We are happy to announce that Visual Studio 2013 is now available.
And now—in no particular order—here are the top reasons why C++ developers want Visual Studio 2013:
Better C++ language conformance. Support for C++11 began in Visual Studio 2010, which included auto and lambda functions. In Visual Studio 2012, we implemented more of the standard—for example, range-based for loops, standard threads, and futures. Visual Studio 2013 provides even more—variadic templates, delegating constructors, non-static data member initializers, uniform initialization, 'using' aliases, and other features. For more information, see the C++ Conformance Roadmap on Soma's blog, and learn about the Future of C++ from Herb Sutter.
Editor, editor, editor! We're introducing new editor features that boost productivity, save time, and provide better context. We added over 40 settings to help you control C/C++ code formatting. Brace completion automatically closes braces (and other characters that typically come in pairs). Parameter Help tooltips now automatically switch to the best matching overload, based on the number of parameters you've typed. The Enhanced Vertical Scrollbar provides visual cues about your file. You can use Peek Definition to view definitions in line instead of opening a new document tab. (To see it in action, put the cursor on a symbol and press Alt+F12.) Navigate To uses smart semantic search to help you find symbol definitions or files. For a list of editor and productivity improvements, see C++ IDE Improvements in Visual Studio 2013 and Visual Studio 2013 New Editor Features.
Better performance and improved code quality. We've improved the Visual C++ compiler so that it generates faster code, even from existing sources. We added an optimization that changes the order of certain, nested loops to reduce stalls on memory access. We also made the auto-vectorizer smarter by enabling the compiler to now vectorize a larger number of loops—including loops that perform pointer manipulation, which is a common pattern for libraries like STL (for example, transform). We're also introducing Profile Guided Optimization (PGO) for Windows Store apps, vector calling convention for x86/x64 platforms, and other improvements.
Connected Windows 8.1 apps. Use the new Add Push Notification wizard to register your app with the Windows Store, configure your mobile service to enable push notifications, and add code to your app to register a device channel (for example, see Connecting to Windows Azure Mobile Services on MSDN). Also included: The new C++ library for Azure mobile services and the C++ REST Extension SDK provide connectivity. (An open-source version of the C++ REST Extension SDK is available on CodePlex.) The DirectX Templates DirectX App and DirectX App (XAML) have also been improved and structured similarly, making it easier to transition from one model to another after creation. The new templates also take advantage of Windows 8.1 features.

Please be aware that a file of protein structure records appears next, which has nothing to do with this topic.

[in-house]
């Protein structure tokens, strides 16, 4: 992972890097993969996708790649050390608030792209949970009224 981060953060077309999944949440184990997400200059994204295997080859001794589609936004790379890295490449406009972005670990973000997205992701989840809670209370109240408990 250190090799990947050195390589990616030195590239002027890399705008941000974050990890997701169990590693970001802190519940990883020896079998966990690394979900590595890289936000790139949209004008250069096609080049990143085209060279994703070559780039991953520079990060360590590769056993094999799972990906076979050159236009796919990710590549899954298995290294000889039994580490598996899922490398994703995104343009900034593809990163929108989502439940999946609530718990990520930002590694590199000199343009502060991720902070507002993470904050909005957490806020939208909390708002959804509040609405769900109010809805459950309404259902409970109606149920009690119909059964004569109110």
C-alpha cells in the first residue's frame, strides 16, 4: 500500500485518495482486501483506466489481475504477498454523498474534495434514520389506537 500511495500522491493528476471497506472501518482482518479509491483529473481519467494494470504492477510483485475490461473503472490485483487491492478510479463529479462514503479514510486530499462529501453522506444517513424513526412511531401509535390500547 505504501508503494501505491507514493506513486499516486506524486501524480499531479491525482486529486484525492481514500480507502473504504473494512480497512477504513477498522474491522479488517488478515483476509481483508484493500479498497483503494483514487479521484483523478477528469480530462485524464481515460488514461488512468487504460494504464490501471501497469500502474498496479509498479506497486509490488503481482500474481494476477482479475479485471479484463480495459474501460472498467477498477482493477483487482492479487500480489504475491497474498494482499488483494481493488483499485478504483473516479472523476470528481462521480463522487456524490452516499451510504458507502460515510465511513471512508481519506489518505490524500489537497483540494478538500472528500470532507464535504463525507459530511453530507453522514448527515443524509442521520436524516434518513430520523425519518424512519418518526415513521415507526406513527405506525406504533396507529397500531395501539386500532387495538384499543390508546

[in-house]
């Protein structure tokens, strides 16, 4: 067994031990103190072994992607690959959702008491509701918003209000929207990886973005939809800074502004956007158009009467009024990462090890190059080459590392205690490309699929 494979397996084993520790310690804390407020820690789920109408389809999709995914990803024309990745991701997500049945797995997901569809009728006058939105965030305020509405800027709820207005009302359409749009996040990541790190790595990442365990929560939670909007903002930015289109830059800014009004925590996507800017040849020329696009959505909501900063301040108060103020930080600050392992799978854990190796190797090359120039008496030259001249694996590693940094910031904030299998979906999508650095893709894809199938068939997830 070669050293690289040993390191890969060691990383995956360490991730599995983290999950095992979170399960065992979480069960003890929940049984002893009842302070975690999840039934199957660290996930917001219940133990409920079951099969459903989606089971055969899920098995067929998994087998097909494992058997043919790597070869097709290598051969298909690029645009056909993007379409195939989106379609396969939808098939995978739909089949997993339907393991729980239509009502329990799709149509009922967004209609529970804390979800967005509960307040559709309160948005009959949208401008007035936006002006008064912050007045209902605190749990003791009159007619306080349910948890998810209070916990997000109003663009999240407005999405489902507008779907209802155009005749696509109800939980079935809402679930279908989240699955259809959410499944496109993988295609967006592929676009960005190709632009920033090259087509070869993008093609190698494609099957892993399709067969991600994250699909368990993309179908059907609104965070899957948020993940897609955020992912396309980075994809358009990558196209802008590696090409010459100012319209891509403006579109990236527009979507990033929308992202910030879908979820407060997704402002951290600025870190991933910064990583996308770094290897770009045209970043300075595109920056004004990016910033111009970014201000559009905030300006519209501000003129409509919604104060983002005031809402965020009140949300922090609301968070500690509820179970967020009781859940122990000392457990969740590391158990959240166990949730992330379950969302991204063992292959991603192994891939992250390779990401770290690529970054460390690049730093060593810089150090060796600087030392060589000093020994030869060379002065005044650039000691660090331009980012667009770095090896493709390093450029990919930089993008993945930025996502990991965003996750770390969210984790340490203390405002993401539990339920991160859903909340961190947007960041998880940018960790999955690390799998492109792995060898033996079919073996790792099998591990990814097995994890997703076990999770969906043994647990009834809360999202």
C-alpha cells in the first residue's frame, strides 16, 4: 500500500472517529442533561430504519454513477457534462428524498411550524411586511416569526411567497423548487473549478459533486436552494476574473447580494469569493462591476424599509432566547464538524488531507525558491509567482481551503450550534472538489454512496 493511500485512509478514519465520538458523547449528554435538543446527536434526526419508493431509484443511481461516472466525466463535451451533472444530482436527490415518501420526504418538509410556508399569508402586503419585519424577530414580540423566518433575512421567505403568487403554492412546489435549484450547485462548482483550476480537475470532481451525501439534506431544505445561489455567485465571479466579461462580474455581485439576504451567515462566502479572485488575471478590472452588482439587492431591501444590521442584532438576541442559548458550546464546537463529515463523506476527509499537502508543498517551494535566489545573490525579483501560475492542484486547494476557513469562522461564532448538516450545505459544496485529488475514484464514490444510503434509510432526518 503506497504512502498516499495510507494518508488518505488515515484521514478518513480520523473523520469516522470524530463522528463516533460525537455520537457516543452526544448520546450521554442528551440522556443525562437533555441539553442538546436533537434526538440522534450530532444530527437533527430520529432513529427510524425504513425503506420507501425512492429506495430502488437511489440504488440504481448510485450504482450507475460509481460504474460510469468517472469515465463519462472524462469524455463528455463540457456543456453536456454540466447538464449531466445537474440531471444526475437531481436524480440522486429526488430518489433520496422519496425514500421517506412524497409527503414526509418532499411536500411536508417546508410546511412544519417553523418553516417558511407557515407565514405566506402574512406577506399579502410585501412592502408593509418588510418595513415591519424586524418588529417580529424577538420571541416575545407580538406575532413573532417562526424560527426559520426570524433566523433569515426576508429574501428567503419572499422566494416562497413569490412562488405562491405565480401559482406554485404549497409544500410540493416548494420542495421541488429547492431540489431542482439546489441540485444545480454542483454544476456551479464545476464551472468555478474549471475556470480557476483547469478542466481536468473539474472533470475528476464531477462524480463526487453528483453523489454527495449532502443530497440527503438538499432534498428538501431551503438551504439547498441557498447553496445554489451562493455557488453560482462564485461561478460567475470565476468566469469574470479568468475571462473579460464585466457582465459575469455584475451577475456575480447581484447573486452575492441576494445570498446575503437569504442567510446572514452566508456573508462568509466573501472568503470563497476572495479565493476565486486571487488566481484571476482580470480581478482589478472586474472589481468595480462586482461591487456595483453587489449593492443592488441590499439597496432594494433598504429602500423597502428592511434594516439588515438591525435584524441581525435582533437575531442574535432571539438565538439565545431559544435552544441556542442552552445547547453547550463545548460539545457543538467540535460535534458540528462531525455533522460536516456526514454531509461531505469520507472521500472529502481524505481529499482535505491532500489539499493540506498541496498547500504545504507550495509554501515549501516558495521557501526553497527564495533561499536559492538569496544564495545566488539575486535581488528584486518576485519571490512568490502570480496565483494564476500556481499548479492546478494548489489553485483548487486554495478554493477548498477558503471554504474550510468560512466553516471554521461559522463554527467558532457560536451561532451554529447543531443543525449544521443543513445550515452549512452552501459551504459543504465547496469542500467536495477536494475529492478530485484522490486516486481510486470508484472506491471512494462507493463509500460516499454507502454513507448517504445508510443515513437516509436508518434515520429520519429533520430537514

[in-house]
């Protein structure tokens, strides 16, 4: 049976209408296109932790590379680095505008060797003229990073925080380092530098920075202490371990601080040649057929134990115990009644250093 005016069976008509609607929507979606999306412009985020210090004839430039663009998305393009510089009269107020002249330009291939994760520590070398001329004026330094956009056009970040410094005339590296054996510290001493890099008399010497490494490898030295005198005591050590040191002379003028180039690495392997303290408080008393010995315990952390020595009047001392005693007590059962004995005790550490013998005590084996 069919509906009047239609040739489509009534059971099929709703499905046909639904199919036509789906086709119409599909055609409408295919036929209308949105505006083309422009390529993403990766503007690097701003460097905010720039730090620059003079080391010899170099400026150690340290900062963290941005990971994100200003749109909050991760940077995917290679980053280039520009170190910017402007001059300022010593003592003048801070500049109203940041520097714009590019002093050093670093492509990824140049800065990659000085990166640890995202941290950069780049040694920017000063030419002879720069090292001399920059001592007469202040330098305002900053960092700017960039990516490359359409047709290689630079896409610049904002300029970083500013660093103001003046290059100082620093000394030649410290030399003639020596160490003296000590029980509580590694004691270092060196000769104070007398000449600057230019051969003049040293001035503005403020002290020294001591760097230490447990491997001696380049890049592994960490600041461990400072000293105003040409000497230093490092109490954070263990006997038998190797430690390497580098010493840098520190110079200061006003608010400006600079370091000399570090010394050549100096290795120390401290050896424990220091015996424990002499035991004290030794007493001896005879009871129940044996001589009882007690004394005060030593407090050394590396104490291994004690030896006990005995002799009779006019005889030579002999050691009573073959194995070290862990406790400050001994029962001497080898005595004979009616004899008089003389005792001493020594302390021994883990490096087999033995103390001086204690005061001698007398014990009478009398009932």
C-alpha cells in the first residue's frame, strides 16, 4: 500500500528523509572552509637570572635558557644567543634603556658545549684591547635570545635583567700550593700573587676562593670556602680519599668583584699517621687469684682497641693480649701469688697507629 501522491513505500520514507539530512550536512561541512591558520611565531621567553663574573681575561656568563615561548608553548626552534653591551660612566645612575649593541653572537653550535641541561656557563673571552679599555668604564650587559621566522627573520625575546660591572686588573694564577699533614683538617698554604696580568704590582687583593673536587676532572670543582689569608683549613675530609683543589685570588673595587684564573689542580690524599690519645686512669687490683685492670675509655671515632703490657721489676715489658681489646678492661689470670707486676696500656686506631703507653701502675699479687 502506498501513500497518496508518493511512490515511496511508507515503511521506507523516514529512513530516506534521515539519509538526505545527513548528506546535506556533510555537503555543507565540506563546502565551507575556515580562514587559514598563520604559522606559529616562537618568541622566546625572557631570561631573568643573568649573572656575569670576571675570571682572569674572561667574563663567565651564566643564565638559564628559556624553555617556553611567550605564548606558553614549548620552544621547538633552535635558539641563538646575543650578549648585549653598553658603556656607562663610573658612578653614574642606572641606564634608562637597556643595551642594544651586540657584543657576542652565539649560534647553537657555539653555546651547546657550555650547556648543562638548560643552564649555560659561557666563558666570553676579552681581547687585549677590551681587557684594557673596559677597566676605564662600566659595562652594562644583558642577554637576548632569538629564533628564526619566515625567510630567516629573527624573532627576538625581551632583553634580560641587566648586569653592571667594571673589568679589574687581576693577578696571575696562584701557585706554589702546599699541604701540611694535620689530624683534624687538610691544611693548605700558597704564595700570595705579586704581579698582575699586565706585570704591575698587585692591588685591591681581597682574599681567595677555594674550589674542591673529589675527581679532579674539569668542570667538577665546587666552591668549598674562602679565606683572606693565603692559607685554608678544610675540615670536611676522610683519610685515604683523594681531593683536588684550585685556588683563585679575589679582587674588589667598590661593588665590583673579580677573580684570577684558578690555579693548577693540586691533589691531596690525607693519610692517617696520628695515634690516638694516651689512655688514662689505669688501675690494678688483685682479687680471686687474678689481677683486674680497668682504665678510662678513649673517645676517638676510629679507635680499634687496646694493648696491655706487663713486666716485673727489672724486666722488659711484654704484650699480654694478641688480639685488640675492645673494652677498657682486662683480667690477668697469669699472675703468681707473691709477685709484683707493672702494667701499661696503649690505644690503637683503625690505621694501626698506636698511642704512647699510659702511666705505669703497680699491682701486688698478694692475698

Enhanced C++ AMP. C++ AMP is an open specification for harnessing the processing resources of modern graphics cards from C++ code. In Visual Studio 2013, C++ AMP gets better debugger and profiler support so that you can examine operations being performed on the GPU. We added a bunch of features to enhance support for textures and side-by-side CPU/GPU debugging (mixed-mode debugging is available on Windows 8.1 for the WARP accelerator). See What's New for C++ AMP in Visual Studio 2013.
Improved graphics debugging. In Visual Studio 2012, you could debug DirectX apps on your development machine or on a simulator. In Visual Studio 2013, we've added support for debugging apps on remote machines or devices (x86, x64, ARM) so that you can better identify hardware-specific issues. You can capture frames on a target device and then analyze the log file on your dev machine. Visual Studio 2013 also supports the debugging of apps that use Deferred Context or Compute Shader written in HLSL. Usability of the tools has also been improved, through better organization of more detailed information about DirectX objects—device state, shader, buffer.
Thanks! We couldn't have made these improvements without the overwhelming support of our customers and community, and the great feedback you provide through Connect, the forums, this blog, and other channels. Thanks also to our mighty MVPs, who never hold back their true feelings J
No more native 64-bit compiler for express edition? New windows sdk also removed the 64-bit compiler.
@Kris, the code formatting issues are resolved in final build.
Could you improve the efficiency of std::deque and iostream. They are too slow compared to gcc's or clang's.
I have to use boost::container::deque to replace it.
I have hoped them for so many years.
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